There have been a thousand excuses, some legit. Excuses are excuses by definition, but it doesn’t mean some aren’t valid.

Mumps, stomach bugs and heartbreak to its two most important players, Zach Parise and Ryan Suter, have undoubtedly wreaked havoc on this trying Wild season.

But the season started to go off the tracks the moment expected No. 1 goalie Josh Harding kicked something and broke his foot before training camp. Darcy Kuemper, whom the Wild planned to continue developing in the minors, was fast-tracked into a role for which he clearly wasn’t ready.

That triggered another season of goalie instability, a season of youngsters (not Jason Zucker, Jonas Brodin or Nino Niederreiter, although lately the power forward’s season has taken a 180-degree turn) regressing, a season of veterans trudging along.

There’s a laundry list of reasons why the Wild sits 12th in the 14-team Western Conference (it hasn’t beaten a conference opponent at home since Nov. 16!), but excuses, excuses, excuses: The Wild is regardless the NHL’s most disappointing team with half the season about to be gone.

This was supposed to be the year the Wild joined the next tier. Its words, not ours. This was supposed to be the year it wouldn’t claw for a wild-card spot, let alone hover around cellar-dwellers Arizona and Edmonton and be LAST in the seven-team Central Division.

Instead, this season is dangerously close to crumbling (although the Wild way will be just good enough to destroy its season and get the 10th pick in the draft instead of franchise-changers Connor McDavid or Jack Eichel).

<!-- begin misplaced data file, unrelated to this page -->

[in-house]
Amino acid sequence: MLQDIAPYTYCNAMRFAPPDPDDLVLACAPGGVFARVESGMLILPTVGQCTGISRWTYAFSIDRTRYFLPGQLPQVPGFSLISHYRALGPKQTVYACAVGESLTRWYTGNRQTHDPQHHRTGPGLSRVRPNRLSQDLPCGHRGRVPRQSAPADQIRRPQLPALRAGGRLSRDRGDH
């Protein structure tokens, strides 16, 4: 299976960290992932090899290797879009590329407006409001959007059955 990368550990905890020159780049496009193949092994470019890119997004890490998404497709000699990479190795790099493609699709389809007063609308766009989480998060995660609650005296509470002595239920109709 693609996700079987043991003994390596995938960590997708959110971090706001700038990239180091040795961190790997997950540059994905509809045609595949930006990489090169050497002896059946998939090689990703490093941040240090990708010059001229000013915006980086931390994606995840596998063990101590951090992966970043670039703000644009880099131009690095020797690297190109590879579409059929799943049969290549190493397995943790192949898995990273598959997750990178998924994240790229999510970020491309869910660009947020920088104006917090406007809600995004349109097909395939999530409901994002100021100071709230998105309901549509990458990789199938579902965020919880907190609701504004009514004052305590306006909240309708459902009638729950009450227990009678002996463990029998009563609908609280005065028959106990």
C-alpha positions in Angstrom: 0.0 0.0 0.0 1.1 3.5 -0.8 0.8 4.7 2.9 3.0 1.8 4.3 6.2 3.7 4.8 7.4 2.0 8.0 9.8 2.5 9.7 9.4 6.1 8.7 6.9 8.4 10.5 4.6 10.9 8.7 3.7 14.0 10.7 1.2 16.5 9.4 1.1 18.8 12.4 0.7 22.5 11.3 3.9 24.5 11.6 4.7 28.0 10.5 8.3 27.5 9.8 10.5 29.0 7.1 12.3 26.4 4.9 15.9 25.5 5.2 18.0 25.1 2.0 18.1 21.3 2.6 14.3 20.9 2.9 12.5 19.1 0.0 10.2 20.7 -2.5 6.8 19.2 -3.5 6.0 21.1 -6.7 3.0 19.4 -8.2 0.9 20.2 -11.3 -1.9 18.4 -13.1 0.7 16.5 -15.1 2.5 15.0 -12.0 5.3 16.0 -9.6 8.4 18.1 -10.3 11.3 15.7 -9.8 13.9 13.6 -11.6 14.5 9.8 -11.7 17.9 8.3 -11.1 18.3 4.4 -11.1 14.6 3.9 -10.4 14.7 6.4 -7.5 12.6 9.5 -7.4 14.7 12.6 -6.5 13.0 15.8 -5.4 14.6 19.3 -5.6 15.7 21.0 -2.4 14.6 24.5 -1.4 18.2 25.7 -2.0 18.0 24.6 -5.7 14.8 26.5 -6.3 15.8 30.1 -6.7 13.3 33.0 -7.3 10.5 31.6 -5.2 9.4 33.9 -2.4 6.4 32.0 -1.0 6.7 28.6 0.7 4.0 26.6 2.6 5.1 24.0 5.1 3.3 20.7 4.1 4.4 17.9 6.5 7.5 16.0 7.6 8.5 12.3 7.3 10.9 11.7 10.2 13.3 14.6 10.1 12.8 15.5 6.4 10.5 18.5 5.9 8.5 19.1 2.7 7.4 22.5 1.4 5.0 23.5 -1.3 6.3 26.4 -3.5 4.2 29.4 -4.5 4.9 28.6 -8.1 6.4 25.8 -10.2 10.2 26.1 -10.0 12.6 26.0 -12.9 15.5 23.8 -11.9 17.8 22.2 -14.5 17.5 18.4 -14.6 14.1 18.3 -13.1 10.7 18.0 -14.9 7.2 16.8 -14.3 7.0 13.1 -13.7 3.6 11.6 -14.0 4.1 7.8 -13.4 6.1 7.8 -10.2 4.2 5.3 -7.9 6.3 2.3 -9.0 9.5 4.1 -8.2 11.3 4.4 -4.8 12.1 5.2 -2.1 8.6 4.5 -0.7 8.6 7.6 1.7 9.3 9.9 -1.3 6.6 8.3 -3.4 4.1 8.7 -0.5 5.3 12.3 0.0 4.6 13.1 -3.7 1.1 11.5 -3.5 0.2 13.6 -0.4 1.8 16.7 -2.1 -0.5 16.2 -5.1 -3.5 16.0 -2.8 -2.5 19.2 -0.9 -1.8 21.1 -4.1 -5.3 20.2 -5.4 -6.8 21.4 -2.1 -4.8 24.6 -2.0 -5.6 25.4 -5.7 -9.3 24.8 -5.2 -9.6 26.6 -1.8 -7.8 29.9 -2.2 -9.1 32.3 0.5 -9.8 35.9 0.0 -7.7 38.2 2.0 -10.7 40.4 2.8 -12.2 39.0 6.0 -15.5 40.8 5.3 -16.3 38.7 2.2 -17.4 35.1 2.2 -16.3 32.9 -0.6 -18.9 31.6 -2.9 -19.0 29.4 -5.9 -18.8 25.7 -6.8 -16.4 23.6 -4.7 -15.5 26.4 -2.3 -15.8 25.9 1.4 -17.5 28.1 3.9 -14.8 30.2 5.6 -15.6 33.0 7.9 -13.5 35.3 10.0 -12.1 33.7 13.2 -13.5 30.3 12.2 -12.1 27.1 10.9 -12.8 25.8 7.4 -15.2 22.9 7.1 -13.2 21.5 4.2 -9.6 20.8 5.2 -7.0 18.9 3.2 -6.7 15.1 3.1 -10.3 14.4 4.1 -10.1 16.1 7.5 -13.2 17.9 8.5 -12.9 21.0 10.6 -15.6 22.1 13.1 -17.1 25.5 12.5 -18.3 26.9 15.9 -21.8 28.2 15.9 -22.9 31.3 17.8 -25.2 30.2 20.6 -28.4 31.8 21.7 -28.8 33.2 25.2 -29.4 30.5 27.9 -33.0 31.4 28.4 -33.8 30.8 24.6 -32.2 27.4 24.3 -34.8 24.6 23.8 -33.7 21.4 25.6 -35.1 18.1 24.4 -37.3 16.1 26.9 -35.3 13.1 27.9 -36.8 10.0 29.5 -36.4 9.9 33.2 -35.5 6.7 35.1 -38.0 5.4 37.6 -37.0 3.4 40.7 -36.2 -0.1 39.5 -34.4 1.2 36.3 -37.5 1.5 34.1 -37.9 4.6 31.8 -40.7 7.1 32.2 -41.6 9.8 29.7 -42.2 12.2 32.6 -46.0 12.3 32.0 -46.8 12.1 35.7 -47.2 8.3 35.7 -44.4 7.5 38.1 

Kuemper’s hurt and Niklas Backstrom ranks 61st in the NHL in save percentage by stopping 8.93 out of every 10 shots. A game that was so strong at the start is long forgotten, and frustration is so high, players are pointing fingers and hanging heads and coach Mike Yeo is snapping sticks in half in the middle of practice.

General Manager Chuck Fletcher is trying to figure the best way to proceed. Problem is, in a league where it’s hard to make a trade because of the salary cap and the fact that the “loser point” keeps most teams close to a playoff spot, Fletcher has yet to make a move.

There might soon come a point when it’s too late. Even Fletcher admitted Thursday that if the Wild keeps sliding, it’s less enticing for him to give up significant assets for needed fixes, such as a goaltender or a defenseman.

Carolina goalie Cam Ward is the biggest name out there. He’s 30 and has won a Stanley Cup and Conn Smythe. The things to be wary of: He’s coming off a couple of injury-plagued, inconsistent seasons, is nine years removed from that Cup and playoff MVP and has a $6.3 million price tag next year (which will be even more expensive if the Wild buys Backstrom out in June).

If Fletcher’s not sure Ward’s the guy who can lead the Wild into the future, it makes little sense to give up big pieces for him when there’s no assurance he can save the Wild’s season.

So standing pat (other than a short-term fix) might make the most logical sense. Why rush things now when there may be better, more sensible goalies available in two (trade deadline) or five months (draft or free agency)?